Pilchards or mulies – whatever you call them, are probably the most popular saltwater bait amongst Queensland anglers.
Pilchards land some highly prized fish every year and took more than their fair share of snapper last season. But for newcomers to fishing or those more familiar with wetting a line in the fresh, there are a few things to know about rigging pilchards for best results.
Because they’re soft skinned and have quite mushy flesh, pilchards have a tendency to fall off the hook and break up during a cast. They also get savaged by small scavenger fish that like their soft and oily texture.
Regardless of how you fish a pilchard, they require some delicate rigging to help secure them onto your hook(s).
The rigging technique outlined in this article should prevent excessive spinning of the bait and keep your hooks in the bait for as long as possible.
To rig whole pilchards I use a two-hook rig. I’ve labelled the top hook as hook 1 while the bottom fixed hook is hook 2.
Firstly, insert hook 2 into the middle of the pilchard. Push the hook all the way through until it exits the other side and only the leader line is running through the bait.
Take hold of hook 2 again and insert it into the start of the gill plate.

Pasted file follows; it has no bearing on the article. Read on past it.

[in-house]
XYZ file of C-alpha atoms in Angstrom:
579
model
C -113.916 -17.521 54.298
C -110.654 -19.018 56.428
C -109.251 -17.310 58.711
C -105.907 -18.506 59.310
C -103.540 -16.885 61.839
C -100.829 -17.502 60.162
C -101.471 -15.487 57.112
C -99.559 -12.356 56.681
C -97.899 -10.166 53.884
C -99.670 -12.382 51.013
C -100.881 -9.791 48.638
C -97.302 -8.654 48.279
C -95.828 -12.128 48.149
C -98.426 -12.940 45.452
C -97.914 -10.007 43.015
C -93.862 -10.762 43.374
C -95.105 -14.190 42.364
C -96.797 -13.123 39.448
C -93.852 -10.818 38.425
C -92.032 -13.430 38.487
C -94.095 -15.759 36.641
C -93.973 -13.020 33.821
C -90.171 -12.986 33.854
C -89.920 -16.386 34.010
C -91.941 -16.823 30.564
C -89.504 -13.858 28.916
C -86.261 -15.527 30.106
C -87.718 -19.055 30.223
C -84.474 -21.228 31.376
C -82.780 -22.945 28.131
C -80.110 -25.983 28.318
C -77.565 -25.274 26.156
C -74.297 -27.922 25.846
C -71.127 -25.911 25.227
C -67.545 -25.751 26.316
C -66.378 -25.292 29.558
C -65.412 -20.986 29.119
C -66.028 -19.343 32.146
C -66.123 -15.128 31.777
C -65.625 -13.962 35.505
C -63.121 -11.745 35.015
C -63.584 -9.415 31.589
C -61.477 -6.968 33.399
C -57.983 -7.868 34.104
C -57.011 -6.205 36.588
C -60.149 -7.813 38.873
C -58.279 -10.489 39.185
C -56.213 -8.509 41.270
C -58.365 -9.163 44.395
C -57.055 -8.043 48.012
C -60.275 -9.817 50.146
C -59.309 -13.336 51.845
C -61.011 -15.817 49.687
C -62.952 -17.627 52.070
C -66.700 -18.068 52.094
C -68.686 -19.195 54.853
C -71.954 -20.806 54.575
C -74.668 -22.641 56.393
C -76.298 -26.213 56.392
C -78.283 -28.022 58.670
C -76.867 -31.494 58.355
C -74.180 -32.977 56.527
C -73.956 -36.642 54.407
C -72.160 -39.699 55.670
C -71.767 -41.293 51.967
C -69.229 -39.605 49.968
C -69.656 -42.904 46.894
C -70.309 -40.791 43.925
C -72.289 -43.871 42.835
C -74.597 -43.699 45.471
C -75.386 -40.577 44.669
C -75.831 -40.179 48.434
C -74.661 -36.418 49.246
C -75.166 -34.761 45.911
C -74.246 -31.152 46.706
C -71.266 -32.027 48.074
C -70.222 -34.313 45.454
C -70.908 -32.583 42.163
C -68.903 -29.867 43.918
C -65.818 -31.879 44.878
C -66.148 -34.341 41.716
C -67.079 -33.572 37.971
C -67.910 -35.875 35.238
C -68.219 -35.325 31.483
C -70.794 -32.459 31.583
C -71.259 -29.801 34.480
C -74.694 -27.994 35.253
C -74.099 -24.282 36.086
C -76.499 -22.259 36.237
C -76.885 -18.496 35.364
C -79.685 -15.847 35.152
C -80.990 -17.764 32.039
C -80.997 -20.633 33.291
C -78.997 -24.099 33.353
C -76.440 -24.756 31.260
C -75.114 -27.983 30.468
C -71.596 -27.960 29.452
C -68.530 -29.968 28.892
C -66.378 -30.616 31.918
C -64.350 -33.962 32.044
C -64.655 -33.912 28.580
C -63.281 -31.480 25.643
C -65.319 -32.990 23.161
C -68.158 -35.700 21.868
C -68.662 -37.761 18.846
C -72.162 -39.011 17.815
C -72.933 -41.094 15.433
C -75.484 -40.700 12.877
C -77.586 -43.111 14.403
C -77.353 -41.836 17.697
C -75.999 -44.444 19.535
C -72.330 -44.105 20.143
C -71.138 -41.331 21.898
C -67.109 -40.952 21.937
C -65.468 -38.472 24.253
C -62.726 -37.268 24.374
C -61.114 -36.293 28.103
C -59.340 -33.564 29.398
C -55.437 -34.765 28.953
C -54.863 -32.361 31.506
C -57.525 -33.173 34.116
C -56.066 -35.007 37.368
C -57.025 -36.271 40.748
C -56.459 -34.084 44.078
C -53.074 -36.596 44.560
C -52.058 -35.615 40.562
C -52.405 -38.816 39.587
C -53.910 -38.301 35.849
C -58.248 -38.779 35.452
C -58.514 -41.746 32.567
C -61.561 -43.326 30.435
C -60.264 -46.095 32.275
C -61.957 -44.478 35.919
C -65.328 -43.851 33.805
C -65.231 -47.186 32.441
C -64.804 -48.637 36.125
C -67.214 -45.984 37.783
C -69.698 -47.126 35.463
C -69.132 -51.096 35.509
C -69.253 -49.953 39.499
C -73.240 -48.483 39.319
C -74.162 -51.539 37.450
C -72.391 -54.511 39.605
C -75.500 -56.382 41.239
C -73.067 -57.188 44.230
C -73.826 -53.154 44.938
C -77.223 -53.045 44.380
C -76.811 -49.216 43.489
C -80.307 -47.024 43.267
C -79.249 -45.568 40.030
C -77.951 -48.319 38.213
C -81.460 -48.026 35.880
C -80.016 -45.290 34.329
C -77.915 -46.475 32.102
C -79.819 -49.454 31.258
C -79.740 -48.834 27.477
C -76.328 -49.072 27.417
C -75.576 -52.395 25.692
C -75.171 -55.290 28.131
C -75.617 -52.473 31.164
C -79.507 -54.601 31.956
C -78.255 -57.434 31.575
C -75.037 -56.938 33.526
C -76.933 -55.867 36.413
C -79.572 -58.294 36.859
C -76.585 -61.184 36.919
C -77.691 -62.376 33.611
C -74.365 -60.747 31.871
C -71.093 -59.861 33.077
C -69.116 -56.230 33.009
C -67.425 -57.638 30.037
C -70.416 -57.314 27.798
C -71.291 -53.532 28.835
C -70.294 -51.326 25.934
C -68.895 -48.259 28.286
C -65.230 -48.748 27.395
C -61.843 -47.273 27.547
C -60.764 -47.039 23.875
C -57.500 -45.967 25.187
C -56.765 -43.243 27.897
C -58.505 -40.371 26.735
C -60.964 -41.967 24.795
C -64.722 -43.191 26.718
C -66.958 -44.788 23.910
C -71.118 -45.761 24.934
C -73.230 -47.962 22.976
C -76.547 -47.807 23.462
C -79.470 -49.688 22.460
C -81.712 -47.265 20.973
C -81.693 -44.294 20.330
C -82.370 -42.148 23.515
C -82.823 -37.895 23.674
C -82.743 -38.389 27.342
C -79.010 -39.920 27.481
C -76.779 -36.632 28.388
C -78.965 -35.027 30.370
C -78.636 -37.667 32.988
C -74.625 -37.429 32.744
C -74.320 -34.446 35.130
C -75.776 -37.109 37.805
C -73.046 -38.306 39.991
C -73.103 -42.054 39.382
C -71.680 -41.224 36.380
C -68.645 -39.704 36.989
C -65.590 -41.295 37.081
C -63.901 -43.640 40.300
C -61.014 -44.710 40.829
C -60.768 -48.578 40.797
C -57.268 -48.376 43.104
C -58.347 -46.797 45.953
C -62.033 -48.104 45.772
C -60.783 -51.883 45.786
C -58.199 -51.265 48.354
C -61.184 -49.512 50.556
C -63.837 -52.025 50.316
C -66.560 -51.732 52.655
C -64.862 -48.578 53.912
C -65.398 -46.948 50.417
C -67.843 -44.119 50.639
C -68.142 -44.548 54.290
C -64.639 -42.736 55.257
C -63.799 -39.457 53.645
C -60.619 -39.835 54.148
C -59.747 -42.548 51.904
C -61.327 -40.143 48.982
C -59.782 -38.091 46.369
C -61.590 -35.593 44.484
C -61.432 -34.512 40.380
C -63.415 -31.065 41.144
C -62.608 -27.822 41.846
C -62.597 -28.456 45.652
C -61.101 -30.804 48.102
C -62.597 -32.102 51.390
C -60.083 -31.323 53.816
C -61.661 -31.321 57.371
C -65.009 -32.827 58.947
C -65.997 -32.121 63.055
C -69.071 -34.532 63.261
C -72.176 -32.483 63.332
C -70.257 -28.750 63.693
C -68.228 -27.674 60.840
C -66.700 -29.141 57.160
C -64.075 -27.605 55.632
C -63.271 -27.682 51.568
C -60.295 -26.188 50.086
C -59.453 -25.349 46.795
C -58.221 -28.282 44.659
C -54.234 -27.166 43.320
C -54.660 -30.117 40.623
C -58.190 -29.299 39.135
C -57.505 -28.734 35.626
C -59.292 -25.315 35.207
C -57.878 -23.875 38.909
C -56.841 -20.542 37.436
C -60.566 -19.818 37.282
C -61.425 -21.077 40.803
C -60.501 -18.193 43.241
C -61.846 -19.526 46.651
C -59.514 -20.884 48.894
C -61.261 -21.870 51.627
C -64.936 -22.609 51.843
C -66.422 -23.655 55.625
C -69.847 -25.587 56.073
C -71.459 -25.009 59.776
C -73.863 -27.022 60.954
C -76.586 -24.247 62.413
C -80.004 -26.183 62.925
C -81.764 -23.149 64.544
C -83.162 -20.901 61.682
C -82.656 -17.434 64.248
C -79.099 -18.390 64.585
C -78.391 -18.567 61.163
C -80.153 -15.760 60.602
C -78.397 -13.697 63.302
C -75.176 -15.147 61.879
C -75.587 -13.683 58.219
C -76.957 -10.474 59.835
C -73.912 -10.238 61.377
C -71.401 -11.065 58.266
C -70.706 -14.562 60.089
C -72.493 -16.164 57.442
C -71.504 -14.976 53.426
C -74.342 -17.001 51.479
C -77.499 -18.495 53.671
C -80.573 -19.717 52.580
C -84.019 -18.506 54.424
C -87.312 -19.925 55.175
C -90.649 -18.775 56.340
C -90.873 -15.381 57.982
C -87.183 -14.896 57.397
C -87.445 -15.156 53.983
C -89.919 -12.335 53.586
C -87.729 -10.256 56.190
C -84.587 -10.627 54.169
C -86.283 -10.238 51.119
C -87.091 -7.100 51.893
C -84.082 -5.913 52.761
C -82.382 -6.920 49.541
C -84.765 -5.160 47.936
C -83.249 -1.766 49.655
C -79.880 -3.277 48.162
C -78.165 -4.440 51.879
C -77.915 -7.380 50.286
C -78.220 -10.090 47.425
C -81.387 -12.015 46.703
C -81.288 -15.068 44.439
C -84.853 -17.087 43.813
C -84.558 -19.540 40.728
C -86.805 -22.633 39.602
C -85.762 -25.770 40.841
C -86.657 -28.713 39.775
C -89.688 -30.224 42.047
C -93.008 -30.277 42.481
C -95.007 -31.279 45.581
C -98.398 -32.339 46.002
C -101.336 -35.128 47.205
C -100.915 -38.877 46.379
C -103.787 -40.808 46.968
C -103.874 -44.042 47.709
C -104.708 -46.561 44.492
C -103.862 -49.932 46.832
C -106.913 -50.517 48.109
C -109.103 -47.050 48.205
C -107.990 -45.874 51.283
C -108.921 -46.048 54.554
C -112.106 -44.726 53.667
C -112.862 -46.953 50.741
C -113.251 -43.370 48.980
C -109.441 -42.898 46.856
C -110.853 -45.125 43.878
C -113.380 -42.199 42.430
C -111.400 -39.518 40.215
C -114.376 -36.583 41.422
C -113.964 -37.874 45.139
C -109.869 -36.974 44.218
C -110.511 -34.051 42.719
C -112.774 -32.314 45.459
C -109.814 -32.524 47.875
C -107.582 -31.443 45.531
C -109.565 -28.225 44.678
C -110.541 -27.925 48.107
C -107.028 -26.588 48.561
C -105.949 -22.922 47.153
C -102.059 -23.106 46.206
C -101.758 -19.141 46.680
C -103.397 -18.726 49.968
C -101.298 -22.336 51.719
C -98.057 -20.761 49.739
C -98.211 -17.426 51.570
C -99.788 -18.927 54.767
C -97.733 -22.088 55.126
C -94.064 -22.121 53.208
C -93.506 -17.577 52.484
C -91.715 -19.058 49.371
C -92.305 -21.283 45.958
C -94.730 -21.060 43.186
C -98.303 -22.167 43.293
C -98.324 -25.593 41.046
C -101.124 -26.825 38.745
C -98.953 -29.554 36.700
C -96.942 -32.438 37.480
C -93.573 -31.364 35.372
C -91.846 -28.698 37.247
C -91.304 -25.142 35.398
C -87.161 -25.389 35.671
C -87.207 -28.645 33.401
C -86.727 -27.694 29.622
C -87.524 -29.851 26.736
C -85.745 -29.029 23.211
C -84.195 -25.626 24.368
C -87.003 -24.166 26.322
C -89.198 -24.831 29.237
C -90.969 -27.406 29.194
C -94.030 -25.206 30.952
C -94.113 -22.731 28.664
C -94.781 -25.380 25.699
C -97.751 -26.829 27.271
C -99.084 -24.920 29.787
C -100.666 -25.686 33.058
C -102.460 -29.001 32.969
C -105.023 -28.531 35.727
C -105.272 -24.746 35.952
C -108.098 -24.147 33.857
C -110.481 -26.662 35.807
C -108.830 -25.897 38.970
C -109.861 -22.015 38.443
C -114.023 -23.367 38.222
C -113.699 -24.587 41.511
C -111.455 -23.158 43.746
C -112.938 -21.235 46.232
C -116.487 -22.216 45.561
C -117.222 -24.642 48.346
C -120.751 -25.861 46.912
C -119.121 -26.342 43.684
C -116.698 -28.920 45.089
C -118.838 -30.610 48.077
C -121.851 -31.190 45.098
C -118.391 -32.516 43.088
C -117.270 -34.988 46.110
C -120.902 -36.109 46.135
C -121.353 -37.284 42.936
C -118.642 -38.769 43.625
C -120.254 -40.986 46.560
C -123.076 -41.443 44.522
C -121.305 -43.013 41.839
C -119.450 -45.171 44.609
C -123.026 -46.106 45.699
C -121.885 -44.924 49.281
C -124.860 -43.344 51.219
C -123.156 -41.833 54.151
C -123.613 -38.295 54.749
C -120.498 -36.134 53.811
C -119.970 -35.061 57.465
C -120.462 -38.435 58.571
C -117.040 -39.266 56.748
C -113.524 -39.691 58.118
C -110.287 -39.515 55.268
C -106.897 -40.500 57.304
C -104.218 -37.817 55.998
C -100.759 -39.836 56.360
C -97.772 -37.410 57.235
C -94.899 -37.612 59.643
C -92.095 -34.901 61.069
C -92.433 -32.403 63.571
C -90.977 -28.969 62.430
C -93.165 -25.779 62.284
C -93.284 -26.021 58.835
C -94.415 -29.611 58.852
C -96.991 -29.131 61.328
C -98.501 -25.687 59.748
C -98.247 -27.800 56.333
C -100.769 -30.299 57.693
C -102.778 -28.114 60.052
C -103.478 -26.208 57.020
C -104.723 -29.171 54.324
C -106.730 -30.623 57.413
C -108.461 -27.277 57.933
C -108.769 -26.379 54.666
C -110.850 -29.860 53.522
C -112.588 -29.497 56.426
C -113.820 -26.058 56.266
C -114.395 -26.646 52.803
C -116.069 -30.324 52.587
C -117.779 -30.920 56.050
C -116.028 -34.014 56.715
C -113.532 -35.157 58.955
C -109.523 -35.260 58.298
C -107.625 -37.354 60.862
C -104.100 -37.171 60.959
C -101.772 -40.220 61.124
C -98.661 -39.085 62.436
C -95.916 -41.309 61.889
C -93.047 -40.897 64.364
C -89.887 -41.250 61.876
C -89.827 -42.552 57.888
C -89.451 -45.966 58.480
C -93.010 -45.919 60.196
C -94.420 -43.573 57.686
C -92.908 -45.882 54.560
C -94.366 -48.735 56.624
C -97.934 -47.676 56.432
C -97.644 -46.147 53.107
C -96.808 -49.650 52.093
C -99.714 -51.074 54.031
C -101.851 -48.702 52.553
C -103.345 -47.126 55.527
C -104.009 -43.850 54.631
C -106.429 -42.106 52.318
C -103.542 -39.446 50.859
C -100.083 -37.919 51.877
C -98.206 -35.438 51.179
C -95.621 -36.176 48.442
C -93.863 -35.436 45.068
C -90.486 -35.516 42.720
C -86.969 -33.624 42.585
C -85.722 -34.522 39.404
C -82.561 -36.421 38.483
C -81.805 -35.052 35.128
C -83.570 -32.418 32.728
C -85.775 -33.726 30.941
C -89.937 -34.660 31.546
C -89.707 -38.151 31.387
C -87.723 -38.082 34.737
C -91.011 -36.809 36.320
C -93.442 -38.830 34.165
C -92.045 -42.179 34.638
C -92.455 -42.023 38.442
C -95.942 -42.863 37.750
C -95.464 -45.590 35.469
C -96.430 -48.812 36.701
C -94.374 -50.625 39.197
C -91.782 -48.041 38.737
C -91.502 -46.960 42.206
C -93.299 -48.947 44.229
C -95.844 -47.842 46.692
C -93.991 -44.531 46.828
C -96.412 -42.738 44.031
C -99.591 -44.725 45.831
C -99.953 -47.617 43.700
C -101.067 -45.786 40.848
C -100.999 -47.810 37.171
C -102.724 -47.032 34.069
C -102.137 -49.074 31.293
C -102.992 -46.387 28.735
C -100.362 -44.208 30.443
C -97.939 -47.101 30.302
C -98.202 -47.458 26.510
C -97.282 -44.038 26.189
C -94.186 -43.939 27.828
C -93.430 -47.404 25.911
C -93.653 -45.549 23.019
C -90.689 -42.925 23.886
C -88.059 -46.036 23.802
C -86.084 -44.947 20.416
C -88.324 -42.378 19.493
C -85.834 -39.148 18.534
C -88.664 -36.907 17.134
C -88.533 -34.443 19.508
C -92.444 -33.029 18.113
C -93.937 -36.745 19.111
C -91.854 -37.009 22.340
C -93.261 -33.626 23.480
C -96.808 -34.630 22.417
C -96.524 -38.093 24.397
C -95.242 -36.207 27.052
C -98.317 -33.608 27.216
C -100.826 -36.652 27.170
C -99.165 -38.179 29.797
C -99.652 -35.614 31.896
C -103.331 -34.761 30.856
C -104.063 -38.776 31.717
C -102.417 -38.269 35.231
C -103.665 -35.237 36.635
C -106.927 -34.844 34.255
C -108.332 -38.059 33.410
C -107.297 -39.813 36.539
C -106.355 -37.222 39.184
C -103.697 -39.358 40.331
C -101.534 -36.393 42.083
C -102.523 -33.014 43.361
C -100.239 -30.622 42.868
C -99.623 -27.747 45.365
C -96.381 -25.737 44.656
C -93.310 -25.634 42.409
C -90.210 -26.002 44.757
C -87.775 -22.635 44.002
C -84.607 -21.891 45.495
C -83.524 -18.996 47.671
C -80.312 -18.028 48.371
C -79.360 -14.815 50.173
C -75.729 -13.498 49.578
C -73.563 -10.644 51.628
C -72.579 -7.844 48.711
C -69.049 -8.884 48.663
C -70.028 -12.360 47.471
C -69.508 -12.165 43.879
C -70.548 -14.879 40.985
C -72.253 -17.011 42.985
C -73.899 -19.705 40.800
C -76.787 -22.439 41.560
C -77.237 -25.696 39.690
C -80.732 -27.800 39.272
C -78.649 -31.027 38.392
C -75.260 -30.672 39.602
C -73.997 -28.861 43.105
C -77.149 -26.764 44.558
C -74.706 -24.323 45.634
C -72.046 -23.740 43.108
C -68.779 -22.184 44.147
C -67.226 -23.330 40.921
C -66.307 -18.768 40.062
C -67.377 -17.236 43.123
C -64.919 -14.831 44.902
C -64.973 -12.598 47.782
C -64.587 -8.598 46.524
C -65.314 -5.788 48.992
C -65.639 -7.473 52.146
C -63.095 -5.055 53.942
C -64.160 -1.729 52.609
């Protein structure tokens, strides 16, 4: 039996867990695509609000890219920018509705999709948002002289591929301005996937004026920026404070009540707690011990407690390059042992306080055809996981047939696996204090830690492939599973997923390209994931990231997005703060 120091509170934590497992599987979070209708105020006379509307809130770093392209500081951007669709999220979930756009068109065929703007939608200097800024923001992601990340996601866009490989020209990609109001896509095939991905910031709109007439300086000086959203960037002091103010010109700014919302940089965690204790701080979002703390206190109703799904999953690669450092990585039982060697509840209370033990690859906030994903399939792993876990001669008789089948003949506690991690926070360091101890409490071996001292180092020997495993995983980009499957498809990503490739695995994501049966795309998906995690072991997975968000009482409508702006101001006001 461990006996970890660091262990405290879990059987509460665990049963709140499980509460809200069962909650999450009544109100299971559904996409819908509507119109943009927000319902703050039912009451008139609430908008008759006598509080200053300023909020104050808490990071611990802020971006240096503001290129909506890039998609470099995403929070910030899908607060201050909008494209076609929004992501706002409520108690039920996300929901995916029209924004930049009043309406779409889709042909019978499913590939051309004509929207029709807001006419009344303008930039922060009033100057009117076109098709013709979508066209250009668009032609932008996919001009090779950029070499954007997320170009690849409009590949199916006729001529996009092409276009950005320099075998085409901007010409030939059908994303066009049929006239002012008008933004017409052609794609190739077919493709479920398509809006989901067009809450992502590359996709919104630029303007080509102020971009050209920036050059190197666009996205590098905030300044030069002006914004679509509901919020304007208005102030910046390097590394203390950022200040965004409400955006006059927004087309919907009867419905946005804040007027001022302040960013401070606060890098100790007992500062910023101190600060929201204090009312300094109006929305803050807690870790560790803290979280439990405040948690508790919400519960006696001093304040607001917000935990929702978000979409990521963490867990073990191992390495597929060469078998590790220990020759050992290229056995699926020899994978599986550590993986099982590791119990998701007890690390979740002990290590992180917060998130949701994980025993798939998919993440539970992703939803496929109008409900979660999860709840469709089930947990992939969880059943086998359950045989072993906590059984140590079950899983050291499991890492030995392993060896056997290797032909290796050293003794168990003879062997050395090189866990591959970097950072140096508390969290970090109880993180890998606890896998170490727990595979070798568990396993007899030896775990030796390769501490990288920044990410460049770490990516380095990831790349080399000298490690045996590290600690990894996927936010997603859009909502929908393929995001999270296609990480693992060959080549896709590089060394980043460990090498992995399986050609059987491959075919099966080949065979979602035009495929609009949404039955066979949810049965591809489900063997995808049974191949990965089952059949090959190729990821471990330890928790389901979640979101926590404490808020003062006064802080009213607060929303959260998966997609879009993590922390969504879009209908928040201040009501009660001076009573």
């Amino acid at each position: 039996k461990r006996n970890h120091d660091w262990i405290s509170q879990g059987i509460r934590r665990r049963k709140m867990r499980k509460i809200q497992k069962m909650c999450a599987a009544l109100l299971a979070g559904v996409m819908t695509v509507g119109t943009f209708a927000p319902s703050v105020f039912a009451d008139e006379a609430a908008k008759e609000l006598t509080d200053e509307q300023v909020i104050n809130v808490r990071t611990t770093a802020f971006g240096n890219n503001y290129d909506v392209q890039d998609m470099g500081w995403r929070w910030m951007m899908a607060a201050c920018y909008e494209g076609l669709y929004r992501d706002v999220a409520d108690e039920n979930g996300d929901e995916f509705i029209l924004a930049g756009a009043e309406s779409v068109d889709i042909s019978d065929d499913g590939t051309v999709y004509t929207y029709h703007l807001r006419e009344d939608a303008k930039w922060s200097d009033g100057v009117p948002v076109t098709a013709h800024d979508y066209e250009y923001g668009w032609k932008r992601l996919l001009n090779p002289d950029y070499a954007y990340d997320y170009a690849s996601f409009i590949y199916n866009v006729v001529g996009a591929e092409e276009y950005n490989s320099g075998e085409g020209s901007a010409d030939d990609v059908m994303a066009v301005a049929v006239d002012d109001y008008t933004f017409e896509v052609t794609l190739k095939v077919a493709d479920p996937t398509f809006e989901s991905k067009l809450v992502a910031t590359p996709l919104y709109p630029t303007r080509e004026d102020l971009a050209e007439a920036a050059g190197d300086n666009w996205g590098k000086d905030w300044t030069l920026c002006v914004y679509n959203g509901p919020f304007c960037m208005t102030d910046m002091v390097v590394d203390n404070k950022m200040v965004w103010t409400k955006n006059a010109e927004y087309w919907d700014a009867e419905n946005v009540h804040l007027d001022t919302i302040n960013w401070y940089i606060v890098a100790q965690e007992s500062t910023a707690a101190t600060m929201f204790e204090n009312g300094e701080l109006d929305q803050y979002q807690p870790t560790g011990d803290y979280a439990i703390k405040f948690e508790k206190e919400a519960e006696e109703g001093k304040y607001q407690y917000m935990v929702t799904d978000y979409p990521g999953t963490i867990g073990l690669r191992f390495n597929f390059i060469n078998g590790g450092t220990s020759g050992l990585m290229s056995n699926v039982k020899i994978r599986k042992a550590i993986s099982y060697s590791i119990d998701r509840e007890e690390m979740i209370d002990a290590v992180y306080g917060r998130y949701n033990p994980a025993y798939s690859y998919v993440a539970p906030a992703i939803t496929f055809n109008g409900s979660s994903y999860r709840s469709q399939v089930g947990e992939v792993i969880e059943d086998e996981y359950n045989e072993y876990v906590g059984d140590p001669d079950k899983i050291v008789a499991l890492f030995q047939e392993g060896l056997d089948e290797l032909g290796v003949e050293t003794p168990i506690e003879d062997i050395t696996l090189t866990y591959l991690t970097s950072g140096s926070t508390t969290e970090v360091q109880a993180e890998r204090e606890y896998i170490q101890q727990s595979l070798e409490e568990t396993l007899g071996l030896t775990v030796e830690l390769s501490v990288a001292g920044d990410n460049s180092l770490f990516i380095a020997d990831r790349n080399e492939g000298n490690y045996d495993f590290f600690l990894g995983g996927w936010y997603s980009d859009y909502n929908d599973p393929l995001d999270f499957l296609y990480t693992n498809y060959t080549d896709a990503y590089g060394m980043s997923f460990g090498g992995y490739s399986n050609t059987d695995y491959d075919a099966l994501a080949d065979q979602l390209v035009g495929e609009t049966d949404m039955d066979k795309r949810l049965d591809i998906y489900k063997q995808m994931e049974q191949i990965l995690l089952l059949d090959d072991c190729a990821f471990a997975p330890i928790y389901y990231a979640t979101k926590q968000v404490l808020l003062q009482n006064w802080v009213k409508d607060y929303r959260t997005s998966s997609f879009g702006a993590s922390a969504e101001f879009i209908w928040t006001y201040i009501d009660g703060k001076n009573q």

Push the hook a quarter of the way through the fish and roll the hook point out through the middle of the gill plate.
The hook point should now be facing toward the tail with the eye of the hook lying flat along the main body of the bait.
Gently pull any excess line tight between the hooks. Then insert hook 1 into the skin of the pilchard approximately 2cm from the base of the tail, but on the opposite side.
The point of hook 1 should now be facing the tail end of the bait.
Place two half hitches around the tail and the eye of hook 1. You should be left with a perfectly presented pilchard.
You can wrap the whole bait with Bate Mate to strengthen the entire rig but I prefer to leave it as is.
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